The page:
Thanks @Valentine

I was running the shield from my Lab power supply this is an old one I’ve had on the bench for 40 years and is very clean. It’s able to supply 30V @ 1 amp. I did swap to a Mean Well SMPS 24V 10A with zero difference.

I have current_limit set at 1A and also tried 1.5A
and voltage supply and limit set at 24V
Motor is Wye configuration and phase resistance is 13.2R this is from phase to neutral.
Motor has perfect sinusoidal BEMF.

monitoring motor phase current it peaks about 600mA.

Motor drive waveform looks like a 2 step squarewave. I would have expected something approximating a sinewave.

I must hit 0.01%, dynamic there is no point in down grading the drive system. This was proof of concept then I would design and build dedicated drive electronics.

I thought I’d give FOC a go in an attempt to reduce the footprint of the electronics. You can imagine the physical size of an all analog PLL.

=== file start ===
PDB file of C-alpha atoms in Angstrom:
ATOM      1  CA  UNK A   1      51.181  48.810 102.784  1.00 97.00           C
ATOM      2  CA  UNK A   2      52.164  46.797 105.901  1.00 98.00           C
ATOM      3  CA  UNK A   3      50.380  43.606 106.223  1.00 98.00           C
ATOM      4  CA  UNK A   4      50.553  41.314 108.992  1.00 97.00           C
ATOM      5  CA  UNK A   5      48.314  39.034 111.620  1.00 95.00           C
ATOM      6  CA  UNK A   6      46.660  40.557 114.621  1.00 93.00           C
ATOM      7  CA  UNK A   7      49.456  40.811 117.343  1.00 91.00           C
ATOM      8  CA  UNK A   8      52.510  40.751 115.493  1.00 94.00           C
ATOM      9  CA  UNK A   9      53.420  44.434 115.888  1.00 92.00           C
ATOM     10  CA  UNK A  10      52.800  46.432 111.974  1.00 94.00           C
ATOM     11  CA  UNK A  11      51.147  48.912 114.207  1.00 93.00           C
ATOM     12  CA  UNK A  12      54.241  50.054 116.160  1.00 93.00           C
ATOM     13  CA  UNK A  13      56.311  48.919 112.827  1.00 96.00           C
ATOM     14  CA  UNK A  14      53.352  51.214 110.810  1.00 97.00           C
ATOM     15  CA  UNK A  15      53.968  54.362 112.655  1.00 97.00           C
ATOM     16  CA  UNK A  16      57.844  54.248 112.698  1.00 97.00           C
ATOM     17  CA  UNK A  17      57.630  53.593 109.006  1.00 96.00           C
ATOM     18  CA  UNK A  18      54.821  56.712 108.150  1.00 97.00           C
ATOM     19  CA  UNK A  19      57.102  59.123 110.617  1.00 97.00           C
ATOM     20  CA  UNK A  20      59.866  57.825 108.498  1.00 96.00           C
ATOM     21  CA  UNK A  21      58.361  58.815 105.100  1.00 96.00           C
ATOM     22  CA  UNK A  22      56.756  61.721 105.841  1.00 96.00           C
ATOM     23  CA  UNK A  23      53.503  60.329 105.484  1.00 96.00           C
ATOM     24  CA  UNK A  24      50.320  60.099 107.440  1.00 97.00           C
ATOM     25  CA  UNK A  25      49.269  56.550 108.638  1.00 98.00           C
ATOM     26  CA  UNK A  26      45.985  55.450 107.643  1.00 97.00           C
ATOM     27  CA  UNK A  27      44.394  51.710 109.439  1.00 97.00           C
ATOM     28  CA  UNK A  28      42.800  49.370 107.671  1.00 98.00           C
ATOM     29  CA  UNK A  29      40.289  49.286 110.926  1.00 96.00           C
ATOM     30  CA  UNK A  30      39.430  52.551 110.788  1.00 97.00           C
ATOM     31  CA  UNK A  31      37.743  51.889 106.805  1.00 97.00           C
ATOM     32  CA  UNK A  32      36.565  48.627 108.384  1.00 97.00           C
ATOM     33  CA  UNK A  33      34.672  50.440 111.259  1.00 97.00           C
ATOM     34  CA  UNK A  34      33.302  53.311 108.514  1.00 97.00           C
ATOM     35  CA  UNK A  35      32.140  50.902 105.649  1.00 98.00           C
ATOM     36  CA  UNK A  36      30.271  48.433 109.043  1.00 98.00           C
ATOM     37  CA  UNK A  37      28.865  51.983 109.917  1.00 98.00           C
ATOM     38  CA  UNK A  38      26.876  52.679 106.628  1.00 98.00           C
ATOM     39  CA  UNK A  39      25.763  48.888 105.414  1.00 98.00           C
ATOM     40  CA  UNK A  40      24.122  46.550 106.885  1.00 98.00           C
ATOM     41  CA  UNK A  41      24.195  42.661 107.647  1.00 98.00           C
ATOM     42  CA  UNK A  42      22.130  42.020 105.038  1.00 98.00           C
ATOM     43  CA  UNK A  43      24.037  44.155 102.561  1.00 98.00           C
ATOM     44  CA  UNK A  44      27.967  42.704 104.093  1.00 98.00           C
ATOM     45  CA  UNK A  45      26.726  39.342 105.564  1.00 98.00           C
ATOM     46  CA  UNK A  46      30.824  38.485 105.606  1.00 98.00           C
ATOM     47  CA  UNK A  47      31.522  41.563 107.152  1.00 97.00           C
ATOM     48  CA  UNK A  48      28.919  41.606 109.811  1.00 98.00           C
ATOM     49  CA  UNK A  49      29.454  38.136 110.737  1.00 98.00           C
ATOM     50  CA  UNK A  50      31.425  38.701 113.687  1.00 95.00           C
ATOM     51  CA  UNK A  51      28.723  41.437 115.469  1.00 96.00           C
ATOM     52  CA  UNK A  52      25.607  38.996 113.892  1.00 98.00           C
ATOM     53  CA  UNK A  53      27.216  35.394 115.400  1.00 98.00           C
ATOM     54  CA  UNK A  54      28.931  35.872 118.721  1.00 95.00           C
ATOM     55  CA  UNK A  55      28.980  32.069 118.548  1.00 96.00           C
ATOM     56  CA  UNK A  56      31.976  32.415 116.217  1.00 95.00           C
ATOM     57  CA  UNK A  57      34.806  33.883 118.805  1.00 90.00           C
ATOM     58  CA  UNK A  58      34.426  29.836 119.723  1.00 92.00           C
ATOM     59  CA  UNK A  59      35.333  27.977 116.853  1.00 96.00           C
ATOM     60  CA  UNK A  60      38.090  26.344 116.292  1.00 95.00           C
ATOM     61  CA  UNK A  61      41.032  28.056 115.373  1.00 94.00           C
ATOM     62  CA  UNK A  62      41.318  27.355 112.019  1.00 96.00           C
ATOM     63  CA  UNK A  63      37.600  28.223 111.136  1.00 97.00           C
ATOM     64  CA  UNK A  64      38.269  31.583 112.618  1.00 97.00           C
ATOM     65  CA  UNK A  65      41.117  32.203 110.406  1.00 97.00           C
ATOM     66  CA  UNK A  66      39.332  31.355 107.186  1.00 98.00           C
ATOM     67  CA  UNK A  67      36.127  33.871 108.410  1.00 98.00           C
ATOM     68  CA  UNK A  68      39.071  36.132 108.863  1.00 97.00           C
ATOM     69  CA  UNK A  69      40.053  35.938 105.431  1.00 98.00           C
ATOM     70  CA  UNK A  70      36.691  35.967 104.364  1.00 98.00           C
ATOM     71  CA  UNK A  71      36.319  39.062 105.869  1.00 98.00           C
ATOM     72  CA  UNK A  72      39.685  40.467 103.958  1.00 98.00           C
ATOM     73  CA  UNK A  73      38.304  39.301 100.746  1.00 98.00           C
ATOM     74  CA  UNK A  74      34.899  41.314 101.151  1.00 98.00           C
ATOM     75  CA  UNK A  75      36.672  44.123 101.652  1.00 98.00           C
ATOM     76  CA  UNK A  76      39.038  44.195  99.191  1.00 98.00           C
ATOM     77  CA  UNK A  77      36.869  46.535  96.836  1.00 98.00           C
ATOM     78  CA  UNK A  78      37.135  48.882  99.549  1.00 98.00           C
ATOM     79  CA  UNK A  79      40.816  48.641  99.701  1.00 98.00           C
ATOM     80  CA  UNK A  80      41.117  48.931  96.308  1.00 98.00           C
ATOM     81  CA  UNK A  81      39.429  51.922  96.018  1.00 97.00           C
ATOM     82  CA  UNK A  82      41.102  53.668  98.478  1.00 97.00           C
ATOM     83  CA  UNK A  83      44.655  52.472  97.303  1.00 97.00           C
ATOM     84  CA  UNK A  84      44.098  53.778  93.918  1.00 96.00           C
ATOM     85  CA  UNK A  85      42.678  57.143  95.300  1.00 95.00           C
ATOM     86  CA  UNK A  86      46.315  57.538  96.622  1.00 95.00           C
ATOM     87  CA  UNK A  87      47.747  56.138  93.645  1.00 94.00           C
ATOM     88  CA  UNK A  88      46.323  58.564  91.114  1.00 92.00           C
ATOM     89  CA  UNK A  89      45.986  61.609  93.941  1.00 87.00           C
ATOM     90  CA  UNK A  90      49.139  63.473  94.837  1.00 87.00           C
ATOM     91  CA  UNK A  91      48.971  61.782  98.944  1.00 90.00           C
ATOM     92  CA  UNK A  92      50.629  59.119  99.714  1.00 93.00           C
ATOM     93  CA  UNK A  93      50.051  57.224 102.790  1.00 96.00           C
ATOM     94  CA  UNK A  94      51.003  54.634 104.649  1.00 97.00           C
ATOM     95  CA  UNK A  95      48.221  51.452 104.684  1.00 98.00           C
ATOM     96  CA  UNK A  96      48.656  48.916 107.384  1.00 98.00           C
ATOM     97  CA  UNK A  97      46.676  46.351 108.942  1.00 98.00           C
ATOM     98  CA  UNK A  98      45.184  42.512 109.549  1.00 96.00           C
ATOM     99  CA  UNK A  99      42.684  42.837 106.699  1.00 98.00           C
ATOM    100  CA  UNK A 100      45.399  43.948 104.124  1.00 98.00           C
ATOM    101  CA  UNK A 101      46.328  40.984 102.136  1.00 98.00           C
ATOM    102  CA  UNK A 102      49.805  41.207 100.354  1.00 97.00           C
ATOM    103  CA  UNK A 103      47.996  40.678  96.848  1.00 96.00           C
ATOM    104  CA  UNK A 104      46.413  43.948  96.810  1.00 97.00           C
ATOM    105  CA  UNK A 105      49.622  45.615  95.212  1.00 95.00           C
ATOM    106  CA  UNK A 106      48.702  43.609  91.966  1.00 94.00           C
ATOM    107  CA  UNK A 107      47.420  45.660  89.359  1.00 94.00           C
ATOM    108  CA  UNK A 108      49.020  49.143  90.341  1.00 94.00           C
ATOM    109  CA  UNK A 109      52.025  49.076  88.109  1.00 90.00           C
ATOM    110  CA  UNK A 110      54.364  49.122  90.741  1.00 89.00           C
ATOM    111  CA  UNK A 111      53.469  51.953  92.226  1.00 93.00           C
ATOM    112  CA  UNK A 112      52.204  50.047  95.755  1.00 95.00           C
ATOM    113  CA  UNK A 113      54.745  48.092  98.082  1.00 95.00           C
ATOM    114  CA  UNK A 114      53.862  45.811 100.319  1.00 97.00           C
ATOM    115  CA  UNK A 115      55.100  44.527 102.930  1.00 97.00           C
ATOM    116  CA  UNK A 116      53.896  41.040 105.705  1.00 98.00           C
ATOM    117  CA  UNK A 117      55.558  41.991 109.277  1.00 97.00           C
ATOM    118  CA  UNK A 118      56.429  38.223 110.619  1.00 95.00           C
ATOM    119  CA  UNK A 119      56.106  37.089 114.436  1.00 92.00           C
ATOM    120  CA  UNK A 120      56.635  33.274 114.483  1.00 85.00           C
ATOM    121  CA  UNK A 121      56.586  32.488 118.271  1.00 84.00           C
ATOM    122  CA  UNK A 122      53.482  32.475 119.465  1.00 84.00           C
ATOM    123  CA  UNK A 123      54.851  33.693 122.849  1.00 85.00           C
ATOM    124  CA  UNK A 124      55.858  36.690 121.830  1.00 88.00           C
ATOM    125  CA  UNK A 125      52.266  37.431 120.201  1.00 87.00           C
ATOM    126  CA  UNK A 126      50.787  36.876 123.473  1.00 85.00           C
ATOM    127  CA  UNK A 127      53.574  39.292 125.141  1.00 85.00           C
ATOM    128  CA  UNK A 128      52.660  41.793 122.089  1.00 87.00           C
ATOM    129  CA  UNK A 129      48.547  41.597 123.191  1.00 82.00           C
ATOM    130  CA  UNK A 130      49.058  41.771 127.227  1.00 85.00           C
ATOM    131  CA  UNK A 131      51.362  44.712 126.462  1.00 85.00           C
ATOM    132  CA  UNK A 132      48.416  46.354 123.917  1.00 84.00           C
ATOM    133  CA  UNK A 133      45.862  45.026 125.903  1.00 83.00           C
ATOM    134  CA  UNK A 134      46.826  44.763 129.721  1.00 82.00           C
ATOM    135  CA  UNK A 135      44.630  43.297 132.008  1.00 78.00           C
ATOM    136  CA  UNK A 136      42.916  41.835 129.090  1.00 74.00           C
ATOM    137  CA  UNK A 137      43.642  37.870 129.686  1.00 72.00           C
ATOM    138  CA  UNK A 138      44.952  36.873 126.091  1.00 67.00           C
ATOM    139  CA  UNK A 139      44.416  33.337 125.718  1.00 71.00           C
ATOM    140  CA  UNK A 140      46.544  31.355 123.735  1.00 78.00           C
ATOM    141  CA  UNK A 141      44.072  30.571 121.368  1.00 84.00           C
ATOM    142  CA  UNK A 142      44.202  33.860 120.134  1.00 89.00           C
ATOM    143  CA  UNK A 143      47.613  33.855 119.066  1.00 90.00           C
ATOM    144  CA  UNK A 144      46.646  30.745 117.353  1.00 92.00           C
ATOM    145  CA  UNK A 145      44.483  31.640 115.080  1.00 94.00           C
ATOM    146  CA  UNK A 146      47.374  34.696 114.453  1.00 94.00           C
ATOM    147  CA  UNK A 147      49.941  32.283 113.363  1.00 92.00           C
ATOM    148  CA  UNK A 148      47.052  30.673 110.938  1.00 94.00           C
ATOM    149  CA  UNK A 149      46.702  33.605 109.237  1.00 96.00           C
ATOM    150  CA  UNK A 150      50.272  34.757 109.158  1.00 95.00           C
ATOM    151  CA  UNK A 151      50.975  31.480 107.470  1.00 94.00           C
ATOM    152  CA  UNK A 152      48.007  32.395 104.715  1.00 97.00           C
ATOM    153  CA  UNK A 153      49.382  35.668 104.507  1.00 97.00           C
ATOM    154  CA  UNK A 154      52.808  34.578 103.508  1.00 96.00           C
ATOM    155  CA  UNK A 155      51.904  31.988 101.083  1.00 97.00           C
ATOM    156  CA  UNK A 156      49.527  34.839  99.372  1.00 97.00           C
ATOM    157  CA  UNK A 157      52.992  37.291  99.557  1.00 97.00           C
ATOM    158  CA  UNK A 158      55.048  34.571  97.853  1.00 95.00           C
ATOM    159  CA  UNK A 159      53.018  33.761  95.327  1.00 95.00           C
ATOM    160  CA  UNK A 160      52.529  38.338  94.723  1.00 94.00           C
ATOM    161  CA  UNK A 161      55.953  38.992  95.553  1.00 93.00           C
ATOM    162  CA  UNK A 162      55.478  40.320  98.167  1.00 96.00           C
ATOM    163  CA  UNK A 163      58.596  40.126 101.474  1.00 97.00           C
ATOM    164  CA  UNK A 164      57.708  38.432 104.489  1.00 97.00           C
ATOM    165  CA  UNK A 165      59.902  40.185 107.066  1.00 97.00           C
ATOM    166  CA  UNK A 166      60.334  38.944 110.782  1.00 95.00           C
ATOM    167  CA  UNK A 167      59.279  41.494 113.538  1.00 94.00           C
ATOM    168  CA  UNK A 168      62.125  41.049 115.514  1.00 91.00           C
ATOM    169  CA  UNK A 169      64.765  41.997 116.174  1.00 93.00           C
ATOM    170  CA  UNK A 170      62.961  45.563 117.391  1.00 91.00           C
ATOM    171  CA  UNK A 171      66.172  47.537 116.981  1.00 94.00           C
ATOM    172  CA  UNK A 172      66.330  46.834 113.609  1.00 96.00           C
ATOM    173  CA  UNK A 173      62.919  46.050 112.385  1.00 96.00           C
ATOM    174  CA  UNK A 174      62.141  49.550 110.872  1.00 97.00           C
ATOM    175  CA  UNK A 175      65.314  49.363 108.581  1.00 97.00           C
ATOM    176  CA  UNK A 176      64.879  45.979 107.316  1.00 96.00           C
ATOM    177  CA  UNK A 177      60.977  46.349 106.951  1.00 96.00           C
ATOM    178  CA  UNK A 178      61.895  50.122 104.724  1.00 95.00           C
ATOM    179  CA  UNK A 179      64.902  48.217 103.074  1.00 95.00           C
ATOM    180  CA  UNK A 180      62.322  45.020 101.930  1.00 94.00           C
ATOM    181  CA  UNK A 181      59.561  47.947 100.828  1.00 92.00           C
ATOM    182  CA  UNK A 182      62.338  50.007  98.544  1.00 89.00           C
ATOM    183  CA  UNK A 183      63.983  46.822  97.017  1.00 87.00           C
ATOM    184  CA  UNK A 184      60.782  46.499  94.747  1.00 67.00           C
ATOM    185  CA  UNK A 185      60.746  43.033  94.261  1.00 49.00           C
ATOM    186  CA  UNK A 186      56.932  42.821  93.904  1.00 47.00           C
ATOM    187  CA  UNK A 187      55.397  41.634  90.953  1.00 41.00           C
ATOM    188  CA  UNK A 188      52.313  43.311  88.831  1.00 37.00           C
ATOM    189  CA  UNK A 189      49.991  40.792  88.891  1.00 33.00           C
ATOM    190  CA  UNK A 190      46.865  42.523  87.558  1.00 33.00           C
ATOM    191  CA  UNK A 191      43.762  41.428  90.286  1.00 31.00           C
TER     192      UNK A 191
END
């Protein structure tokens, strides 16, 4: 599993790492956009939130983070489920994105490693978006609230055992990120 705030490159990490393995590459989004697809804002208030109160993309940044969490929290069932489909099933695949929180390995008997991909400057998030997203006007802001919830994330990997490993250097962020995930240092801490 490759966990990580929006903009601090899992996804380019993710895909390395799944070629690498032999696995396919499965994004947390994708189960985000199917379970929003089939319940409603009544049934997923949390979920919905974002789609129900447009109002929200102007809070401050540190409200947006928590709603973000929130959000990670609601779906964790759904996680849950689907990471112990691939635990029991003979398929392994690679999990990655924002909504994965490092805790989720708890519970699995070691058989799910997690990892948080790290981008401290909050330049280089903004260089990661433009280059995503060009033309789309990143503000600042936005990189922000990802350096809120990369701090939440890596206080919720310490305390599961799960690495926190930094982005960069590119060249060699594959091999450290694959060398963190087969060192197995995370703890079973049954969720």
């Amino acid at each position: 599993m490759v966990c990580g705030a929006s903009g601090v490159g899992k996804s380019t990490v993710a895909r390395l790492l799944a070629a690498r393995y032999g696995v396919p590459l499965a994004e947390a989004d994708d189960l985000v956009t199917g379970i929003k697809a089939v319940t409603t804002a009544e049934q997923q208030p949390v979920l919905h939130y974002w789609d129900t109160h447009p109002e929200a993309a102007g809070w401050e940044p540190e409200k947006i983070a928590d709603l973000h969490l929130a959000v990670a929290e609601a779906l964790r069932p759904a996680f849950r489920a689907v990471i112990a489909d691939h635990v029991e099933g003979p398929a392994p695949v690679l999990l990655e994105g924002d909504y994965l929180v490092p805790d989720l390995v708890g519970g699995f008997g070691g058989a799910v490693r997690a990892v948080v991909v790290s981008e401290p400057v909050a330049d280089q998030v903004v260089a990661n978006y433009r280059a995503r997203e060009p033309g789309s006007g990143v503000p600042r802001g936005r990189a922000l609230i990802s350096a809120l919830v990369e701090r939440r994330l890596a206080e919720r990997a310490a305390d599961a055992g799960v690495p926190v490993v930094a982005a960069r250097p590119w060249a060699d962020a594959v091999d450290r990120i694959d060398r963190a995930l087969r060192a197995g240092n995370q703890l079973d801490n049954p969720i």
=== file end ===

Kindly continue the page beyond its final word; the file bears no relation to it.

I was under the impression that FOC was developed to reduce torque ripple. I’m interested to understand why open loop would be superior to closed loop in a system with varying dynamic load.

My TT sits on a Minus K isolation platform in another room from the system. So it’s as well isolated from the environment as is possible in my house.

cheers W


Why is your load varying? You are just spinning a record with constant mass and velocity.


That’s odd, should be sine.

Can you post the code please?


When the stylus is in the groove the load varies significantly with modulation. Tests have been performed that show this load. A TT manufacturer called Kuzma used his top TT with air bearing. The unpowered 60kg platter spun for 30hours until it came to a stop. With the stylus in the groove the platter stopped in 20 minutes and the rundown time varied with records.

Not sure if I posted the code correctly I couldn’t find how

#include <SimpleFOC.h>

//define Pinout
#define phA PB1 //PWM_A Arduino Pin 9
#define phB PB0 //PWM_B Arduino Pin 5
#define phC PA7 //PWM_C Arduino Pin 6
#define en PA6 //Enable Arduino Pin 8
#define senA PA1 //current sense phase A Arduino Pin A0